A business’ potential consumers, its market, are populated by people and people are all driven by the same basic, core needs. They want to maximize positive emotions, boost, and express their identities, grow social relationships, and achieve goals. These are core human needs and businesses and brands that help people to fulfil these needs – whatever the time of year or occasion – gains loyalty and advocacy. The pandemic may have shuffled the deck, but the needs in the game remain the same. Here are three fundamental truths about people that will never change:

  • Control

People want to feel in control. They want to feel they have agency in what they achieve. In terms of people as consumers, consumers want the benefit of the ability to achieve their consumer goals efficiently and effectively. The pandemic and lockdowns have negatively influenced the consumers’ perception of control in their shopping journey. This is where online shopping plays a key role to engaging with your market base, and where plotting a consumer journey filled with intent is a vital key to success.

  • Activating positive emotions

When thinking of Christmas, or any special occasion shopping strategy, activating positive emotions is practically a tenet – as it is a fundamental component of consumer psychology. People want to maximize good feelings and minimize bad ones. Businesses should engage and extend the positive emotion valence for as long as possible, keeping consumers energised, inspired, and excited either through limited-time offers, sales or the promise of extensive, after-sales support.

  • Reinforcing personal and social identity and belonging

“People want to cultivate a strong personal identity. Personal identity in consumer psychology is about how a brand enhances consumers’ self-image, their pride, and their self-esteem,” according to social psychologist Erica Carranza, Ph.D., vice president of consumer psychology at Chadwick Martin Bailey.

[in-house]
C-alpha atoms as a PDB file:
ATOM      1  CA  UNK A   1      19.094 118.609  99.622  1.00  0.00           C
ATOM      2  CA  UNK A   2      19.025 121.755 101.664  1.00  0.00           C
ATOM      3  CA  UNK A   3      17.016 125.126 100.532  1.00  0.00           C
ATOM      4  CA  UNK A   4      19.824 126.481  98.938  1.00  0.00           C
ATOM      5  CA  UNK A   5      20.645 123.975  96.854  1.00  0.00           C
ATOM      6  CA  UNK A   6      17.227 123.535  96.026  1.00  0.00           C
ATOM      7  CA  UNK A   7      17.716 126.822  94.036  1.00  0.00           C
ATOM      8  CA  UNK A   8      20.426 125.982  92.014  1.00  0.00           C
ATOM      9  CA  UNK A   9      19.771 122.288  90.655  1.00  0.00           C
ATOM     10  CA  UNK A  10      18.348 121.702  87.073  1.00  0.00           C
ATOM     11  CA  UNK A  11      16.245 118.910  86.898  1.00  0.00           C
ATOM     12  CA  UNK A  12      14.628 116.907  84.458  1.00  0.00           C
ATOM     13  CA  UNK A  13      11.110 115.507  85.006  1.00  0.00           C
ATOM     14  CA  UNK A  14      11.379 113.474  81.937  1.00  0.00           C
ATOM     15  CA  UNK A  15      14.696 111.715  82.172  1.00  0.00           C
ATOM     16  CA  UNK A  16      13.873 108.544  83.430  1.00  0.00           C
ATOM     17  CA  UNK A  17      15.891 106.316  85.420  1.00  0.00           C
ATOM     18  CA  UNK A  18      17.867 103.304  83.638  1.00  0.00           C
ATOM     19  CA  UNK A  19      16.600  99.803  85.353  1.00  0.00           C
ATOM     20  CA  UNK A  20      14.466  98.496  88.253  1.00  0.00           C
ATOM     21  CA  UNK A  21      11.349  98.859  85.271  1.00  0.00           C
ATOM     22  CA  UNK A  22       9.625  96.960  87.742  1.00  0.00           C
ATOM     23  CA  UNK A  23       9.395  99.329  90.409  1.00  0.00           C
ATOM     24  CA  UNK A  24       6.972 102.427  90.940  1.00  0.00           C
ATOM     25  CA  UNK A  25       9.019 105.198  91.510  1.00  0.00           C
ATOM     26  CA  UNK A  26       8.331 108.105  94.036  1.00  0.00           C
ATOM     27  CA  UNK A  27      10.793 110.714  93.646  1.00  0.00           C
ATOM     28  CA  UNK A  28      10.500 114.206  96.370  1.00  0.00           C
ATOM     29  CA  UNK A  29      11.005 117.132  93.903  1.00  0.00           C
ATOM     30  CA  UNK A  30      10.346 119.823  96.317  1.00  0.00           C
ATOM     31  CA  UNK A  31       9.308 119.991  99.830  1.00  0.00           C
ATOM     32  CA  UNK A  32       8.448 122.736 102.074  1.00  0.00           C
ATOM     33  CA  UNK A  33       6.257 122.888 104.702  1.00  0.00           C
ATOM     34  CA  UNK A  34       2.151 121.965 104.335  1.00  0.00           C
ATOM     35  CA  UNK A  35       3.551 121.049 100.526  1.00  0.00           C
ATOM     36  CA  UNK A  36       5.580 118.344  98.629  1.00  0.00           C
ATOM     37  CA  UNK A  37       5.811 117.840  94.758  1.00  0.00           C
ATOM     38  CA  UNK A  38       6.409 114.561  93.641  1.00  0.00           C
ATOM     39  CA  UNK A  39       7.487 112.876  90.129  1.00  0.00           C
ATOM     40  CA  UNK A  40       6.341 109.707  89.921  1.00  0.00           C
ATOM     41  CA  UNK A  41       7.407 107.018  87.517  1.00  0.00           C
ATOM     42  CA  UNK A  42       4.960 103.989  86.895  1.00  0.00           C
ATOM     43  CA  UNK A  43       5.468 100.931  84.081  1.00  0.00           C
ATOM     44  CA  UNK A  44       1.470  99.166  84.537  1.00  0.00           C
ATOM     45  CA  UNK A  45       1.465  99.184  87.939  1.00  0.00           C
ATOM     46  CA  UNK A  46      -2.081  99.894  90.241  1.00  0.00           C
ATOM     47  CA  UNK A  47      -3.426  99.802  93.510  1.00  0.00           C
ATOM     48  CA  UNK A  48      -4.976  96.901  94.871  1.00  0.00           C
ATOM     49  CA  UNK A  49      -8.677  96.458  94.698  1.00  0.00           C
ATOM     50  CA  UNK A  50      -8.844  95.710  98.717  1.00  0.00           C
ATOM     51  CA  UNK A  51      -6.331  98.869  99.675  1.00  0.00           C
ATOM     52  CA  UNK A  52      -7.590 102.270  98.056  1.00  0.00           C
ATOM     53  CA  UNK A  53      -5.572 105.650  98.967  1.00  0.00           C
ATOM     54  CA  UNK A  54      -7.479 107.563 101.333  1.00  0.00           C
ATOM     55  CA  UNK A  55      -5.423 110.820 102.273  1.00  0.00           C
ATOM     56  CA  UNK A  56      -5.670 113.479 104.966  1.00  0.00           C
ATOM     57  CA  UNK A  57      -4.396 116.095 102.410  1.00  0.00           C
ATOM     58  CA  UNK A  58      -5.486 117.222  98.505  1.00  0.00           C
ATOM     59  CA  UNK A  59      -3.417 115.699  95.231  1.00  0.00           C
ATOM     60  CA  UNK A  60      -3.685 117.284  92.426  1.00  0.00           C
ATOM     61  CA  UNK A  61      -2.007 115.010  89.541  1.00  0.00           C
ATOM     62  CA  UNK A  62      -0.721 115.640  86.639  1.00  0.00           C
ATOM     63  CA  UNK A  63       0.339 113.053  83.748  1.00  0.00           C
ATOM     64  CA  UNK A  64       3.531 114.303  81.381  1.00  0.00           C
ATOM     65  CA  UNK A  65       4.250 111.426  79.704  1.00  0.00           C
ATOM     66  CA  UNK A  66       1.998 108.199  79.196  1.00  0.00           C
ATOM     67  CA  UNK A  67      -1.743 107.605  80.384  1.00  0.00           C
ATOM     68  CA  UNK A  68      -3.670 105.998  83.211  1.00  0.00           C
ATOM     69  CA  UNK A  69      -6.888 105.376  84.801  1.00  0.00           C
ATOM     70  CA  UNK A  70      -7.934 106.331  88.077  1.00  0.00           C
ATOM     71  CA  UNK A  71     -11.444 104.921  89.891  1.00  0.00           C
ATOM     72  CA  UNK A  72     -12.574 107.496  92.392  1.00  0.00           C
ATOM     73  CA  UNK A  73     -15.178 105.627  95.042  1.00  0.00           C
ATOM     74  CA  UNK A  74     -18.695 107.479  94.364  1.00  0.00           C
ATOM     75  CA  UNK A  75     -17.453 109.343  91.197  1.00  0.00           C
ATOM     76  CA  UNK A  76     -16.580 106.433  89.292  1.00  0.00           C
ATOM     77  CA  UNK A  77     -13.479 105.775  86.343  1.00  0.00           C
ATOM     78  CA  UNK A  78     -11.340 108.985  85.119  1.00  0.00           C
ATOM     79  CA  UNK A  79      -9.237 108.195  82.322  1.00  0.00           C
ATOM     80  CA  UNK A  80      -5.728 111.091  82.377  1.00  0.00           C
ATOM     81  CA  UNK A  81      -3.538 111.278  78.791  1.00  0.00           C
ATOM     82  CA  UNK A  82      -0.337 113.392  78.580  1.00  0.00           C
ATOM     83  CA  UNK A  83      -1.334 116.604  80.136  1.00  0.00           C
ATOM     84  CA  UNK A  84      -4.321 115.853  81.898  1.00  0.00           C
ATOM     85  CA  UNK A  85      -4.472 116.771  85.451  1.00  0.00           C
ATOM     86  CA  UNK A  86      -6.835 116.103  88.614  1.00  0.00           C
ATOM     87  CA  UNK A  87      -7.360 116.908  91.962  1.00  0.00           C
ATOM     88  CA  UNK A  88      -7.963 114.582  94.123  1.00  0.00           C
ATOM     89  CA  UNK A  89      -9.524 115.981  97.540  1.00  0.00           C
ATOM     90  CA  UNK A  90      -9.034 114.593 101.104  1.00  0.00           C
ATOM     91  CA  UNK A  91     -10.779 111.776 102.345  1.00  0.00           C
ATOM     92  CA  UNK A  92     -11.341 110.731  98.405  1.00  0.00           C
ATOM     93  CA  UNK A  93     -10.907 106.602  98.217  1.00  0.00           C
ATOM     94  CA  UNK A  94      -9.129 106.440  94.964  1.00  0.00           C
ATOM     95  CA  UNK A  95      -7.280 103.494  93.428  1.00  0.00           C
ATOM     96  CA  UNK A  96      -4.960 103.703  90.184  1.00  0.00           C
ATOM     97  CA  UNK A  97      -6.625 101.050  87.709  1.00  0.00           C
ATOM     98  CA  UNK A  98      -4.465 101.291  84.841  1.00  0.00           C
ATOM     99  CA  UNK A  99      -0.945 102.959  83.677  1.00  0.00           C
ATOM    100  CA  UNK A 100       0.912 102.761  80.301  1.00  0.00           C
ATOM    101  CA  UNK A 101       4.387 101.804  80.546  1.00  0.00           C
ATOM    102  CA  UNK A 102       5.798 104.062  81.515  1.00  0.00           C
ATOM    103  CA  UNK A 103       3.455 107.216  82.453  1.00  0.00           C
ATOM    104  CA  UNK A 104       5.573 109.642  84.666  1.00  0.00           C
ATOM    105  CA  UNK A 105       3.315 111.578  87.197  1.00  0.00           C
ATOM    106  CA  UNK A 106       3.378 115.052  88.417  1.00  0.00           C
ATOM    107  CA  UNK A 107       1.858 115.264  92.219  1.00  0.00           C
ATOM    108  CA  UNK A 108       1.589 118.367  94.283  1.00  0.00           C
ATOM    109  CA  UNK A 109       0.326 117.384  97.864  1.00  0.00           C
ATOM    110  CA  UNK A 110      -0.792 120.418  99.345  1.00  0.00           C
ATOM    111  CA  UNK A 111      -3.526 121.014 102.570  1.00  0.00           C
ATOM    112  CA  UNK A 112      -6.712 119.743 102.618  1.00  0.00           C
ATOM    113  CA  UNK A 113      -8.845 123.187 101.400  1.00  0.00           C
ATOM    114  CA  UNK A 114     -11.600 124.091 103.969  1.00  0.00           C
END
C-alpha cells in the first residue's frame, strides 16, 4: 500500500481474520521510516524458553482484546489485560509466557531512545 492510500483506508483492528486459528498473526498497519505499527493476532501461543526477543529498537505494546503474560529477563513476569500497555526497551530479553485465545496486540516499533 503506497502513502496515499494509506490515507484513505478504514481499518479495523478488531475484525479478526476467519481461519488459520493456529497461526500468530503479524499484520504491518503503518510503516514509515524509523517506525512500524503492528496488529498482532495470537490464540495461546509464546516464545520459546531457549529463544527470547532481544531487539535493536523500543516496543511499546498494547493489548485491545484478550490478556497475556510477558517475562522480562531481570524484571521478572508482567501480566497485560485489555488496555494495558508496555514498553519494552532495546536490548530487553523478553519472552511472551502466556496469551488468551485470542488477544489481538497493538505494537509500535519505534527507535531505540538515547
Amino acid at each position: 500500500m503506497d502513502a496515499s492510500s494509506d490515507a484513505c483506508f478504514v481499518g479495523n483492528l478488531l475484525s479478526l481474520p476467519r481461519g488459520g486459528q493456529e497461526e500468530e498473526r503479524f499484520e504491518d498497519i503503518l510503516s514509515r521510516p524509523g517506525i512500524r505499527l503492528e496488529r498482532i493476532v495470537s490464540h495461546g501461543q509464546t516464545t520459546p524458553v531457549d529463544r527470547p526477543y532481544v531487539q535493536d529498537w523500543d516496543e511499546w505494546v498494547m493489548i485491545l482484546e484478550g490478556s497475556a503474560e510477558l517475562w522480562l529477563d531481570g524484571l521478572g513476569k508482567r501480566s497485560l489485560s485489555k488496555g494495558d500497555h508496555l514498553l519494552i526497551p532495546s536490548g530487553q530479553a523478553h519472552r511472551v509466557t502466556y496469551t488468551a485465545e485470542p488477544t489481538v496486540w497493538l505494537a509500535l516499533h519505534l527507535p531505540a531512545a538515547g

Working with the personal identity of the consumer is about helping him or her to feel good about themselves. Social identity is about belonging to a group with whom they strongly identify. When a consumer’s personal and social identity is activated and reinforced through the engagement with and to the business or brand, the meeting of this basic need will cement a loyal, and perceived to be, reciprocal relationship.

These fundamental needs remain the same over all time, but the way in which people-as-consumers satisfy these needs can change. Businesses can provide new products, services, and options to consumers to meet those needs, such as can be seen by the rapid adoption of online shopping and delivery or kerbside pick-up in recent months.

During the pandemic Christmas and beyond, business should not only focus on activating energy to boost sales in the short run, but to also activate the calmer, emotionally reassuring emotions that consumers long for in times of upheaval. The paradox then, is the old one: creating excitement and energy in a way that enhances security, calmness, comfort, and security.

Giving people control, activating positive emotions, and reinforcing personal identity and belonging is the foundation on which to build a winning business strategy for any time or occasion, but it must at all times be agile enough to adapt quickly to the social and cultural context changes in which consumers find themselves.

Written by Lèanne van den Berg

Founder Lèanne choose to practice passion and ignite integrity, Halo Group.